Re: how this happens in the first place, or how it happens again soon after "fixing" it-
Heat expansion. Power on your device, and everything heats up, and expands slightly. Power it off again, the components cool down and contract. Do that enough times, and the different materials expanding and contracting at different rates leads to connectors "walking" loose.
Three reasons why this is less likely to happen with modern electronics- first is directly related to power/heat cycles. New equipment tends to be more energy efficient, i.e. it doesn't get as hot under normal operating conditions as old stuff did, thus less mechanical stress from thermal cycling.
Two- chips in sockets are rarely used anymore. What some people lament as making it difficult to fix anything is actually a result of the much higher reliability of components, it's unlikely to ever need to replace anything, so connections are more permanent. Also, with flash memory, firmware can be replaced "in circuit" rather than needing to swap out an EPROM.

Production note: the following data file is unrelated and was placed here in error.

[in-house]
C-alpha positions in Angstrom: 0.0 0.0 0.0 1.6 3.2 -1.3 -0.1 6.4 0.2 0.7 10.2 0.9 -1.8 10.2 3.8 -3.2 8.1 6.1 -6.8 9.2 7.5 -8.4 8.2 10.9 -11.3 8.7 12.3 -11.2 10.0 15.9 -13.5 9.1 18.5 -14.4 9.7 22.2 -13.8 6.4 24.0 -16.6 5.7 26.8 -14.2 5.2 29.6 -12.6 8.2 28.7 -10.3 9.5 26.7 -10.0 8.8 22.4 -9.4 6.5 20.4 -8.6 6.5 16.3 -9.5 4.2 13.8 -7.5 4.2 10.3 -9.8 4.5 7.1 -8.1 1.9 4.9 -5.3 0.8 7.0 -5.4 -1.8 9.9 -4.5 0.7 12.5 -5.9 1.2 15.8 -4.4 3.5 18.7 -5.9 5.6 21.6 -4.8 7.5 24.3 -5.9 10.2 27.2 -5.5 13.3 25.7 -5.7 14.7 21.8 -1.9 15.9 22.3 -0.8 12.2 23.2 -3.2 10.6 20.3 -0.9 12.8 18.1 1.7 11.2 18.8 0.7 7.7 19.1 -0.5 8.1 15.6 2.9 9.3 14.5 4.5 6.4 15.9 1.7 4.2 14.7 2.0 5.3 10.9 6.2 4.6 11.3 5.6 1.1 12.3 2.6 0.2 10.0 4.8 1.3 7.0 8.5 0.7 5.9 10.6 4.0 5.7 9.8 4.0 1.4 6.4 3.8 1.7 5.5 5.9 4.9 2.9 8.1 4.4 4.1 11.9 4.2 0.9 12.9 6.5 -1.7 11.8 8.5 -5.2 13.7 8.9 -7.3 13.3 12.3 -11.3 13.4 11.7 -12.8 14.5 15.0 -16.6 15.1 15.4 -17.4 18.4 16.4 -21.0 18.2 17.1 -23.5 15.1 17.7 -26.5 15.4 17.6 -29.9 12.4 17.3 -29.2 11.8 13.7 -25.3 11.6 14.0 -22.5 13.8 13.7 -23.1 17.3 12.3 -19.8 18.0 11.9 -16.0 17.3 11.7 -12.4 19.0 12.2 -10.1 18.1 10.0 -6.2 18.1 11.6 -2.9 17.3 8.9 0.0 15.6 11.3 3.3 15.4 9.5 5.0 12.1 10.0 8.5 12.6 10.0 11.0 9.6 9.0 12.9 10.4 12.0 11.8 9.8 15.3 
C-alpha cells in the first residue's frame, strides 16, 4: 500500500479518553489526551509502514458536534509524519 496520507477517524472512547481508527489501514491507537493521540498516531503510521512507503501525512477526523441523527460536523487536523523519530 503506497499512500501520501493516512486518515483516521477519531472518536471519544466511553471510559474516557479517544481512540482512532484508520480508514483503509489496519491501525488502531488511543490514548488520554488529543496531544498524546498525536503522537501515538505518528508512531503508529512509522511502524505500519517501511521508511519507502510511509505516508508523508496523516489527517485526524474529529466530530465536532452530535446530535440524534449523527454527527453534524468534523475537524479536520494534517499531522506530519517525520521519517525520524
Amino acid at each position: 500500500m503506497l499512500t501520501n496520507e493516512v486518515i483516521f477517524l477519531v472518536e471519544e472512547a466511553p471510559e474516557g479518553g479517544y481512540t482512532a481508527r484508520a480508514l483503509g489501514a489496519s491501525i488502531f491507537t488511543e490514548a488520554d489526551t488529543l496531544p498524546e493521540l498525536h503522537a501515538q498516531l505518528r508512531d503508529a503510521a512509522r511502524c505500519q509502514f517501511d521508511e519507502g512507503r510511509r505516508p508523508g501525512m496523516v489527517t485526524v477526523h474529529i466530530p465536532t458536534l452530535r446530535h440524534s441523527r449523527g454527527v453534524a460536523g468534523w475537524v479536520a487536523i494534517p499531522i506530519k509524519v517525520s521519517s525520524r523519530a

Three- lighter weight. Don't laugh, really. Consider the difference between a CRT and a LCD panel- a CRT is not only heavy, but oddly shaped, and its case must not only support that weight, but also present controls and connectors to the user that end up being physically far apart. If the case isn't strong enough, it can flex, moving those parts relative to each other. I have a tube HDTV that weighs a ton, and the case has so much flex I can rock the top back and forth an inch or two with the base on a flat surface. Every so often the picture goes dim and blurry, and smacking it near the top on one side (not the middle) of the screen will return it to normal for some time. I one day took it apart and found it had 4 different boards across the bottom, in two pairs- the front to back were connected by soldered ribbon cables, but the left to right were pins and sockets. There were no connectors near the top of the screen, the only reason that was the "magic" spot was leverage- it imparted maximum flex to the case, causing those board connections to move somewhat. After taking it apart and putting it back together, I didn't need to smack it again for a couple years. It started doing it again a couple months ago, and I can't be arsed to fix it again. It's now sitting on my patio with a "free if you can lift it" sign, and a LCD has taken its place in the living room.